Sunday, October 04, 2009

Stories from my Memaw, Sallie Johnston

During the summers, we would all leave Centerville and head to California to work. There were canneries, sugar beet factories, and all kinds of work. We started going out there when I was in the 9th grade because there wasn't any work here. It was during the depression. Mama saved up $500 and bought a Studebaker car. She would take groceries and we'd never stop at restaurants or motels. We just would stop along the side of the road and she'd cook something. One time when we were going out there, we'd had a big meal of ham and eggs and stuff and Johnny Boo (my younger brother) rared back and said, "Oh, what a life! :)" We would go out in the springtime and come back in the fall. Once Johnny and I came back with someone else. It was two men that we knew that were going to TN. We came back to start school.

Years before, back when Grandma and Grandpa Keeling lived in the Shinn Mountains in Pope County, (past Russellville), they homesteaded up there. We would leave Centerville in a wagon.  It wasn't a covered wagon because wagon sheets were expensive.  We went through Dardanelle, Russellville and I think through Dover. We'd leave early in the morning and we wouldn't get up there until late that night. We'd get out and run along the side of the road when we'd get tired of riding. We didn't get to go very often. It would be like making a trip to California or New York nowadays. Sometimes, they'd water the wheels of the wagon to lubricate them to make it less likely that they'd break. It made the wood swell up so they'd stay on. *Tataw piped in- we just had wagons to go into town until my sister, Mary worked in the creamery long enough to save up and buy a Model T. It was enclosed and it was a 1 seater. She had it for a while and then she bought a '28 Chevrolet. It was a better car. Then she got married and later, they bought a '33 Chevrolet. They drove it until '42 and then they bought a new '40 Chevrolet.

When I was little, mama sent me, Johnny and his girlfriend, to bring in some stovewood. They started throwing wood at me.   Momma had to come out and make them leave me alone.  I was probably about 6 or 7 years old and Johnny was a year younger.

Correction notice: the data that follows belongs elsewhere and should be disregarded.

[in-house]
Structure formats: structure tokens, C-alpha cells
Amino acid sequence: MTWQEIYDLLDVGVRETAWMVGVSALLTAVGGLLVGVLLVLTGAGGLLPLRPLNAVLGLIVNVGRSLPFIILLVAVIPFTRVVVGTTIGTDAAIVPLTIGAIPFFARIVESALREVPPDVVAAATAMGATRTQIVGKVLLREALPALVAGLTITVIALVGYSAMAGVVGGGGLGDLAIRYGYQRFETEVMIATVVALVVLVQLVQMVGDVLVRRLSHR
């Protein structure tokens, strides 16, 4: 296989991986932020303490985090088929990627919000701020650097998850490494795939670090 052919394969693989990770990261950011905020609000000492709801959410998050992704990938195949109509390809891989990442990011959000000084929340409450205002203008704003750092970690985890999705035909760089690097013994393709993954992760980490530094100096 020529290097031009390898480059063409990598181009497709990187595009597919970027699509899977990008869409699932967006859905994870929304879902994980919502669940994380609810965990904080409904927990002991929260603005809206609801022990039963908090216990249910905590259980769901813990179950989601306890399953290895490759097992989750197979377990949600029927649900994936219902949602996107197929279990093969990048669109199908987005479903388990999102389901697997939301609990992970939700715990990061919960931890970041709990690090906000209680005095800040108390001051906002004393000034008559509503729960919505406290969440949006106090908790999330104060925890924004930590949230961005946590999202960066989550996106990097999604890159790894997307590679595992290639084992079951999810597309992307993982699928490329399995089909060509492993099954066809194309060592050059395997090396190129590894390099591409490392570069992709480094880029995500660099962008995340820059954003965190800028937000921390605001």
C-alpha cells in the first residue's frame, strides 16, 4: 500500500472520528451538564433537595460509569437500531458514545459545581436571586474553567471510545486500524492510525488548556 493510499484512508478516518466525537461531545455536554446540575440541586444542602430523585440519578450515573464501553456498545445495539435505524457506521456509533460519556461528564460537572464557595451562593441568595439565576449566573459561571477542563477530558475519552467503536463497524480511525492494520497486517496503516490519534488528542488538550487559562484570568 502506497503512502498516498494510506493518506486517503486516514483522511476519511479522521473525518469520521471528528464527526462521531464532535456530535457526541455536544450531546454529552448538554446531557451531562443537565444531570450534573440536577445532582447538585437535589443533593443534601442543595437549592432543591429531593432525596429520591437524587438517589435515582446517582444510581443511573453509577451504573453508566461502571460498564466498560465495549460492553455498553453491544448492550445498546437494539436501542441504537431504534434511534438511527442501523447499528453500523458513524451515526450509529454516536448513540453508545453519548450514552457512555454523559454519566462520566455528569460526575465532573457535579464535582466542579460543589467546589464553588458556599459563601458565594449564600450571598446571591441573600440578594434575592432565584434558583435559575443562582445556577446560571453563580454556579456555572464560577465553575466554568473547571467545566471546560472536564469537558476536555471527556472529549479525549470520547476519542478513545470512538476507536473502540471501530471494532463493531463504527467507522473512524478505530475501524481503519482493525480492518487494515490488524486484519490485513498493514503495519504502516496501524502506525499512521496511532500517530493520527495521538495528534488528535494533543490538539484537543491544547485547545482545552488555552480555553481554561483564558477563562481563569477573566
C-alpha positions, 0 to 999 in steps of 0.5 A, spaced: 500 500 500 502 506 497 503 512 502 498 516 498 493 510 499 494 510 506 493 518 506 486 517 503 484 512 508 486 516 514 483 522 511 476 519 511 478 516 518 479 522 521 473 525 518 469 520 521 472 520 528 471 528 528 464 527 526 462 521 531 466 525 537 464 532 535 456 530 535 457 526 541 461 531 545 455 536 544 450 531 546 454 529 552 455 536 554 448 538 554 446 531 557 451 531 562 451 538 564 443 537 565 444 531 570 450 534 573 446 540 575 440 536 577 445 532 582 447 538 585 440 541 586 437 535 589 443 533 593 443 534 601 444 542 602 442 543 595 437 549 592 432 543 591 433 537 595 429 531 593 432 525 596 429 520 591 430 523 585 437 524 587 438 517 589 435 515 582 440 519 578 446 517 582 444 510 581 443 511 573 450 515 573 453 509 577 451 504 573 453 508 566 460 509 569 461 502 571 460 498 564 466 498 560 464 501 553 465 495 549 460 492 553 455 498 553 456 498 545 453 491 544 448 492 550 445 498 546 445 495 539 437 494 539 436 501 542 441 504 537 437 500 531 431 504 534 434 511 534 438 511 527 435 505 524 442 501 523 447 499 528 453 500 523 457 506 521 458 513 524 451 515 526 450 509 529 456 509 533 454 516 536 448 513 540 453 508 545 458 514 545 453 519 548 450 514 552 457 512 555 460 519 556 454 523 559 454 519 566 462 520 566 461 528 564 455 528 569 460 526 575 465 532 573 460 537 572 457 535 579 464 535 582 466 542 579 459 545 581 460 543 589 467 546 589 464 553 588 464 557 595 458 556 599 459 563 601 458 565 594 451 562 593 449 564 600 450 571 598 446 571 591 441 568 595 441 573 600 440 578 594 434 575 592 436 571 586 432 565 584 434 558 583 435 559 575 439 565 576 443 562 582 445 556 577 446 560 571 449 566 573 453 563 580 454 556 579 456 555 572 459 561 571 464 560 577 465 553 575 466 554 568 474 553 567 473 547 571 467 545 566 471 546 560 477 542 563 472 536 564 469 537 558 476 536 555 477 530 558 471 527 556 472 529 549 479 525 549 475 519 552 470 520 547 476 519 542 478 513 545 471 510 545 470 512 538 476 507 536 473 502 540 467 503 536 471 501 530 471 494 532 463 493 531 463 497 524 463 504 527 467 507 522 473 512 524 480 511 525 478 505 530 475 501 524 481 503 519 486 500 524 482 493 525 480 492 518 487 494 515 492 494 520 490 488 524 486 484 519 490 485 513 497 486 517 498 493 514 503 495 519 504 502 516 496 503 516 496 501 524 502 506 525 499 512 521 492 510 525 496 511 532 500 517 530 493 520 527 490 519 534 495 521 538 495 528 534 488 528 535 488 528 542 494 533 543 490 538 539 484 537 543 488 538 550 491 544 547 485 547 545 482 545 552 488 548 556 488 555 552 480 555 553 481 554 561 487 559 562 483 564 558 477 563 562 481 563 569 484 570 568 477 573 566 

When we lived at that same place, we had a bunch of sapling trees. Boug and Leonard would bend down the trees and put me in the top of them. Then they'd let it go and I would go flying in the air.  If I cried, they would tell me that they wouldn't let me play anymore.

I had a hard time keeping up with my brothers. They were really rough.   I was little and I didn't weigh 100 lbs. until I was about grown.  Usually, Leonard would start things.  He might just come along and hit me in the back of the head.  It didn't hurt, but it would make me mad.  Then Leonard and Boug would get into a fight because Boug was always taking up for me.  They were both pretty good fighters.  They didn't usually pick on Johnny Boo.  They must have picked on me because I was the only girl.  I had to play as rough as they did.

I started school when I was 5 and didn't turn 6 until January. I didn't know how to act.  I got up and went to the trash can to throw some paper away.  The teacher got onto me and the boys teased me.  I didn't go back to school another day.  Mama would take me to school and every time she would turn around to go back, I would go back, too.  She had a switch and she would whip me all the way back home, leaving whelps on my legs.  This happened a few times.  Then she would get me ready to catch the bus because the boys rode the bus.  I just refused to go.  I was so hard headed that I didn't end up going back to school that year.

Once when I was in the 6th or 7th grade, we were playing ball at school.  The teacher was trying to make me apologize to Mary Ellen George over something.  Every time, I'd say, "Mary Ella, I'm sorry, but I'm NOT..."  She never did get me to apologize without saying, "I'm NOT."  You talk about hard-headed...

I would stay with my aunt Rosie and Uncle Jess' house a lot.  My cousin, Elnora was their daughter and we were very close.  Once on the radio, they said the world was coming to an end.  I decided I wanted to be home with my brothers and my parents if that was going to happen, so Jess had to take me home. It scared me a lot.  I was all right after I got home, though.

Then I married Bud and he was the only boy in his family.  His dad was content to have just girls.  He said he didn't know what his wife would want with a boy because he was satisfied with all girls.  

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